The meeting with the Beatles was inauspicious. The management at Apple Records was understandably nervous when our entire group of twenty-odd rockers, bikers, and street people invaded their offices. John and Paul were out of town. Ringo was sweet and quietly loopy, and George made a nervous appearance before us in the Apple foyer to recommend a hotel where “they take anybody.”

Instead of a hotel, we chose to rent a large flat in the Prince of Wales Mansions between Kensington and Battersea Bridges and declared open house. European hipsters, hippies, and freaks from several countries heard of our arrival on the grapevine and came to call. The house was a maelstrom of activity. Stanley Mouse, designer of many Fillmore rock-show posters, was decorating the gas tanks of the Hell’s Angels’ bikes in the foyer. Our salon mistress Paula McCoy, House and Gardens elegant, glided among the rooms, naked under a full-length mink, serving drinks, drugs, and snacks with grace and consummate skill. Pete Knell and Sweet William scoured the streets of London in search of the club’s first English “prospect,” whom they eventually found in the person of Buttons, a sweet Cockney who returned to America with us for his initiation. (Buttons completed his initiation and did become the first English Hell’s Angel, but it didn’t take deeply, and he eventually left the club.)

I developed a crush on a delicate little English wren of a girl, appropriately named Jenny, and passed the days and nights in high spirits, meeting and greeting our European peers. I particularly remember the visit of Simon Vinkenoog, a pale, angular Dutch poet who waltzed in with his tall, dark wife Reineke and her girlfriend. The two women were true exotics, intertwining their arms constantly, laughing easily, humming Mozart while the men talked. Their clothes were constructed of intricate brocades and sashes, and small flowers were woven through their hair. They were groomed to an impeccable finish and appeared to have stepped directly from the canvas of the wonderful Whistler oil The Princess of the Country of Porcelain. They seemed distant and more sophisticated than any women I had ever encountered.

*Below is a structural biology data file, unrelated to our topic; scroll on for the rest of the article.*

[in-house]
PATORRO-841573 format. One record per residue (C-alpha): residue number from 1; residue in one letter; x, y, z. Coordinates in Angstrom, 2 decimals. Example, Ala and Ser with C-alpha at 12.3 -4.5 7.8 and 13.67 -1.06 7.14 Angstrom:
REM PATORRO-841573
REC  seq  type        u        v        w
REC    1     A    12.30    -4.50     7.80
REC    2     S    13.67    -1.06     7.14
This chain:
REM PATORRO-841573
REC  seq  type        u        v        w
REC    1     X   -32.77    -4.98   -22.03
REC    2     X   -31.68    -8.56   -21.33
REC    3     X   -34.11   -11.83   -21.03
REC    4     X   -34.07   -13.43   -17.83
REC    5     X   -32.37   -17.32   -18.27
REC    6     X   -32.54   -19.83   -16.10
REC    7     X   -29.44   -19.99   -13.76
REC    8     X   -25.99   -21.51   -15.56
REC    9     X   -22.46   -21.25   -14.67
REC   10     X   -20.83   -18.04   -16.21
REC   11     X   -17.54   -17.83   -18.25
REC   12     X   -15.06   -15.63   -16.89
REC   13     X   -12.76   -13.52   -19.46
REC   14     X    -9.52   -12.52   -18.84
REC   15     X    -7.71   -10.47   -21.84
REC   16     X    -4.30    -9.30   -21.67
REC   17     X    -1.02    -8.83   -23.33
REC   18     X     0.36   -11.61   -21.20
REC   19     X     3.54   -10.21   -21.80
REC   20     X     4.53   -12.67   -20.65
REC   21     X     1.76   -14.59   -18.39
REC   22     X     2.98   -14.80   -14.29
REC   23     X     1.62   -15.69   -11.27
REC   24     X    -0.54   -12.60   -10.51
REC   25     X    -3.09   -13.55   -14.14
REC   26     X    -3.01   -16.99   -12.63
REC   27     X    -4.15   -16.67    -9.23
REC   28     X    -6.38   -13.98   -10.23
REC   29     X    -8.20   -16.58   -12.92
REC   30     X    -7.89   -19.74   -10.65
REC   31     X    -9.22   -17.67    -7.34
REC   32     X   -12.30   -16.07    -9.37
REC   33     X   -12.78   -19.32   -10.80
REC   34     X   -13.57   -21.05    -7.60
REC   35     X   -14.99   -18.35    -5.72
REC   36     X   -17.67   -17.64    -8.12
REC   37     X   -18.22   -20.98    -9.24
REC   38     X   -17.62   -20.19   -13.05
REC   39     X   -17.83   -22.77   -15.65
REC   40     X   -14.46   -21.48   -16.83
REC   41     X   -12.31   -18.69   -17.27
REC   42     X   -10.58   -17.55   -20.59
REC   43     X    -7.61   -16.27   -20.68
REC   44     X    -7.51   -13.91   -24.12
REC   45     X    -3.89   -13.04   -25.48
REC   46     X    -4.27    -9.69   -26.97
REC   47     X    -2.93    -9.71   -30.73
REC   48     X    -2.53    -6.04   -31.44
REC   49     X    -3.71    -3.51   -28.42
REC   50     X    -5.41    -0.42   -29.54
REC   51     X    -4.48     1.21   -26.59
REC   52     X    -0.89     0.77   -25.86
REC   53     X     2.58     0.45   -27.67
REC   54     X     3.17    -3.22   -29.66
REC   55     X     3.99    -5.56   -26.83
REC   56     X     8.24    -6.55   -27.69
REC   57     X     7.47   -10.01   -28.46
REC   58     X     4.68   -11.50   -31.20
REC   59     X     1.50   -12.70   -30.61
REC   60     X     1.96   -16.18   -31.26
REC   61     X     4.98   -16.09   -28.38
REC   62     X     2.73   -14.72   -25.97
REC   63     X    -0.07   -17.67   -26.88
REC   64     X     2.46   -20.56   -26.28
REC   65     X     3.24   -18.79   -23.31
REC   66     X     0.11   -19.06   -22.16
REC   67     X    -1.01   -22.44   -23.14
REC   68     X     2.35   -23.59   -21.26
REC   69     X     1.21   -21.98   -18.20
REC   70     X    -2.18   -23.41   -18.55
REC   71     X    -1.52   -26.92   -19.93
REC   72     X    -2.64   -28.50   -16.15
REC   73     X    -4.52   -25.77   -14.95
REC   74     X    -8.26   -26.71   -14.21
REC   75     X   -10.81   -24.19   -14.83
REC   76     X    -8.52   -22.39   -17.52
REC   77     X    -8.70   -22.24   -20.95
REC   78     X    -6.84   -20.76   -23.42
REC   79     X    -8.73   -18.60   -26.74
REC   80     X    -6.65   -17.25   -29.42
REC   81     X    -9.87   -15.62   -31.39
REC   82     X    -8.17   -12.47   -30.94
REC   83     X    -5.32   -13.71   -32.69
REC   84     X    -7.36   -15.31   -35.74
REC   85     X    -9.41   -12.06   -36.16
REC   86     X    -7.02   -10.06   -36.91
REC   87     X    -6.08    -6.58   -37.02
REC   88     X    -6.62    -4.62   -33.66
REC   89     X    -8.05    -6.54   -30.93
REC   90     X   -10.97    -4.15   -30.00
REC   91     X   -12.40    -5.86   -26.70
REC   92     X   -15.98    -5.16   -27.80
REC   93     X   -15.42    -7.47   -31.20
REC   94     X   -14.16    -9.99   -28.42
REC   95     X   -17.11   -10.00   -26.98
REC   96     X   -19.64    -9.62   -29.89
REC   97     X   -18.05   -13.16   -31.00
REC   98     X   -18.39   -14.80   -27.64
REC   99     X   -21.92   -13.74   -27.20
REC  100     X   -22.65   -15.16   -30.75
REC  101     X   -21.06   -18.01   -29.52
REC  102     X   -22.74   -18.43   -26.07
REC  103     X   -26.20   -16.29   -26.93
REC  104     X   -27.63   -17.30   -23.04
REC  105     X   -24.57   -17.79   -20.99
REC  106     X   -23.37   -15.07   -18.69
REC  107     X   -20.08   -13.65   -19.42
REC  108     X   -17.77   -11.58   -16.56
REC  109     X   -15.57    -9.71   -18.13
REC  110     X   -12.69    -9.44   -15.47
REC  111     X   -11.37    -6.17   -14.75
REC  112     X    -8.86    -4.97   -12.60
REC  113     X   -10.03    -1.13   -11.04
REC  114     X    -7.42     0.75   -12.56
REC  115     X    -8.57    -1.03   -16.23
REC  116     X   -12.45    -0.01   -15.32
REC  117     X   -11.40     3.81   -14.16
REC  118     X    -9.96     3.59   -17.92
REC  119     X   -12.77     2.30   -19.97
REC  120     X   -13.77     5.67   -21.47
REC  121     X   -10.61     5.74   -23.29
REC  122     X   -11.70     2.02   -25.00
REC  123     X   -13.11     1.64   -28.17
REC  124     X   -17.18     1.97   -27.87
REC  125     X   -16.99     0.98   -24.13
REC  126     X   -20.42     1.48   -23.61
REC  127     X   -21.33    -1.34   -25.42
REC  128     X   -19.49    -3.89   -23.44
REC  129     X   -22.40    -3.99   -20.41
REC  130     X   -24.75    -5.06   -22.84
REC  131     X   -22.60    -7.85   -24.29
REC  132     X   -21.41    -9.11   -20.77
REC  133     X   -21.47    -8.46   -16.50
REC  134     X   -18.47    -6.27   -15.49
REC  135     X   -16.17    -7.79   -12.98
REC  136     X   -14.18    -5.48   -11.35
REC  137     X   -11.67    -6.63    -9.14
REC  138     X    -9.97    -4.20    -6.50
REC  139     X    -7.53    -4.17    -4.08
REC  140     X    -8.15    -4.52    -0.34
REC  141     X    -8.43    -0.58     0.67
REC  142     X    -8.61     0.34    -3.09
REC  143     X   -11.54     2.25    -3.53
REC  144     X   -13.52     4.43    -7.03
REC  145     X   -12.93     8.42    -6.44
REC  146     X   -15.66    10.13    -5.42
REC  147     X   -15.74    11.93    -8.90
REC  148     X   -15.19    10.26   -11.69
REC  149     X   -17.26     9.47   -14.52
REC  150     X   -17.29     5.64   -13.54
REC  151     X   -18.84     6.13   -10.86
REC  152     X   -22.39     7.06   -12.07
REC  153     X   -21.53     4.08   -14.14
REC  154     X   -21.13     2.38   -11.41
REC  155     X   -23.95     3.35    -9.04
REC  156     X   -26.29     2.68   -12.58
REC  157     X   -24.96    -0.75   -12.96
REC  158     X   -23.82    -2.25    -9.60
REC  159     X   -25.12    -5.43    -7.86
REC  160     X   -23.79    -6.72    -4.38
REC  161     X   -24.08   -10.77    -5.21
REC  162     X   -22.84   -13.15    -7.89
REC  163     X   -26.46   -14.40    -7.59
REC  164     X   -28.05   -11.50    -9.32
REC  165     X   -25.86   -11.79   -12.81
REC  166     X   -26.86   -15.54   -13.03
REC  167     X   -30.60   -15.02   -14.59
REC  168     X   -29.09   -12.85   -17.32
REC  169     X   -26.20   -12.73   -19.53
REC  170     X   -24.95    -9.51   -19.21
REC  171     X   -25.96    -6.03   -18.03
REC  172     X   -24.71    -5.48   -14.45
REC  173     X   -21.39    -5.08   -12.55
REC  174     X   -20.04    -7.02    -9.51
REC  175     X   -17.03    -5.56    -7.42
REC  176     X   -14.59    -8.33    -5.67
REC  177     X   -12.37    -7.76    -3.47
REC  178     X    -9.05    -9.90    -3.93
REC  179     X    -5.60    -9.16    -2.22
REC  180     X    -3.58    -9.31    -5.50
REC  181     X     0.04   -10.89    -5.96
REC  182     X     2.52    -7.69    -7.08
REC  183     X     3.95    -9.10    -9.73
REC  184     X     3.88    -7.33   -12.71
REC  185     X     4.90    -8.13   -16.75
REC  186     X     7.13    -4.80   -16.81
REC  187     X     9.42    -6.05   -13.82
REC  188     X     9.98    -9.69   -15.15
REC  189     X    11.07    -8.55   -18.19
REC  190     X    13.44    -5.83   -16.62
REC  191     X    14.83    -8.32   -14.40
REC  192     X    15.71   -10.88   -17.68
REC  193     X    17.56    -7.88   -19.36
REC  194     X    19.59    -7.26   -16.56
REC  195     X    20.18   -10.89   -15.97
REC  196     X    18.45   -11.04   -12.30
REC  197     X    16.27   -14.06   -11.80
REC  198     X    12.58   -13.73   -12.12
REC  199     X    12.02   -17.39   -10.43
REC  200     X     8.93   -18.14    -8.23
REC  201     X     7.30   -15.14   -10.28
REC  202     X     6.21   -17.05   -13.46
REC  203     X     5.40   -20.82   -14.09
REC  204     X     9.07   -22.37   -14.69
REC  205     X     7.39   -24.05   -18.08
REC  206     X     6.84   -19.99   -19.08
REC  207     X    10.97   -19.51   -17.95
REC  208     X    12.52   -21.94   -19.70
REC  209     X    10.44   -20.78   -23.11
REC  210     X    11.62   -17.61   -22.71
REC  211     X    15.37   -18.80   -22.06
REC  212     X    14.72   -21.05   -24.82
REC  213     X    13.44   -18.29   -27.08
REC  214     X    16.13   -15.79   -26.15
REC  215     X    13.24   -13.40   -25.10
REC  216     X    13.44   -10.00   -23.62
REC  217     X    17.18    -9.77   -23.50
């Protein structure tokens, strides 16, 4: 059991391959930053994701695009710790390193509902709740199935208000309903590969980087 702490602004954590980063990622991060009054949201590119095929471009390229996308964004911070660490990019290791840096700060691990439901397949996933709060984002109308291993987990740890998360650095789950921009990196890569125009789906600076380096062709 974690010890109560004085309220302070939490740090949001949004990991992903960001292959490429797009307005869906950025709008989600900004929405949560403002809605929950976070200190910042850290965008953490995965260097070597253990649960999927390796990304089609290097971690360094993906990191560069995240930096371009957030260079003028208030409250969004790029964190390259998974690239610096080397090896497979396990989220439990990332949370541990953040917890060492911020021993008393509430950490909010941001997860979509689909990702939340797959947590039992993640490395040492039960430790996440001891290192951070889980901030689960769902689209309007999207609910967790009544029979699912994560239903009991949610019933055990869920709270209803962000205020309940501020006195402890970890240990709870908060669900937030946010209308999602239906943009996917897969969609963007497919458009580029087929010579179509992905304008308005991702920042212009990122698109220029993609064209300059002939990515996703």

As a diplomatic mission, the trip, on the whole, was a bust. The low point, perhaps, was the Apple Christmas party, to which we had been invited by Beatles’ publicist Derek Taylor. There was no food. Pete Knell wandered around the elegant old London drawing room in his cutoff Levi colors with a pair of tiny white baby booties dangling inexplicably and ominously from his lapels, asking for food with increasing irritation. We were all hungry and had, after all, been invited to a Christmas feast. Pete was pissed off at the cool British aplomb and also at what he perceived as an insult to him and his friends, surmising that the Beatles might be hoping that if we were not fed we might leave.

At a certain point in the afternoon, Pete, Bill, John Lennon, and I were sitting in a corner. John sat on the floor with his hands wrapped around his knees, transfixed by Pete’s story about Charlie Manson visiting the Angels in the early days of the Haight and urging them to enlist on his side in a pending racial Armageddon. Pete was recounting how he had told him to peddle his bullshit somewhere else, saying, “Ifyou want a race war, startit.” He suddenly seemed to remember his appetite and said, “Where the hell is the food? I’m hungry”

An English twit, blond hair angling across his forehead, aristocratic nose, and pale lemon-colored ascot, took a drag off his cigarette and said, “Oh, really!” in that dismissive English way. “Don’t you know it’s uncool to be hungry?”

The words were barely out of his mouth before Pete’s fist was in it. The guy went down like a demolished building and stayed there, holding his burst lip and paralyzed with fear. Lennon leaped to his feet alarmed and addressed me, “Whut’s the mattuh with him, then?”

Bill had already assumed a defensive position at Pete’s shoulder, “covering his back.” Sensing Lennon’s motion behind him, Pete wheeled around, jerked his thumb at Lennon, and commanded me, “Tell him: he’s next!”

1 rose to my ambassadorial appointment and assured Lennon that it was an isolated—furthermore, past-tense—incident. The guy had been rude, after all, to one of John’s guests, and we had been invited to Christmas dinner and had waited five-plus hours for some food without even being offered as much as a crustless cucumber sandwich. This seemed to mollify Lennon, but he retired soon afterward, consulting with Derek Taylor, who finally produced food and spirits.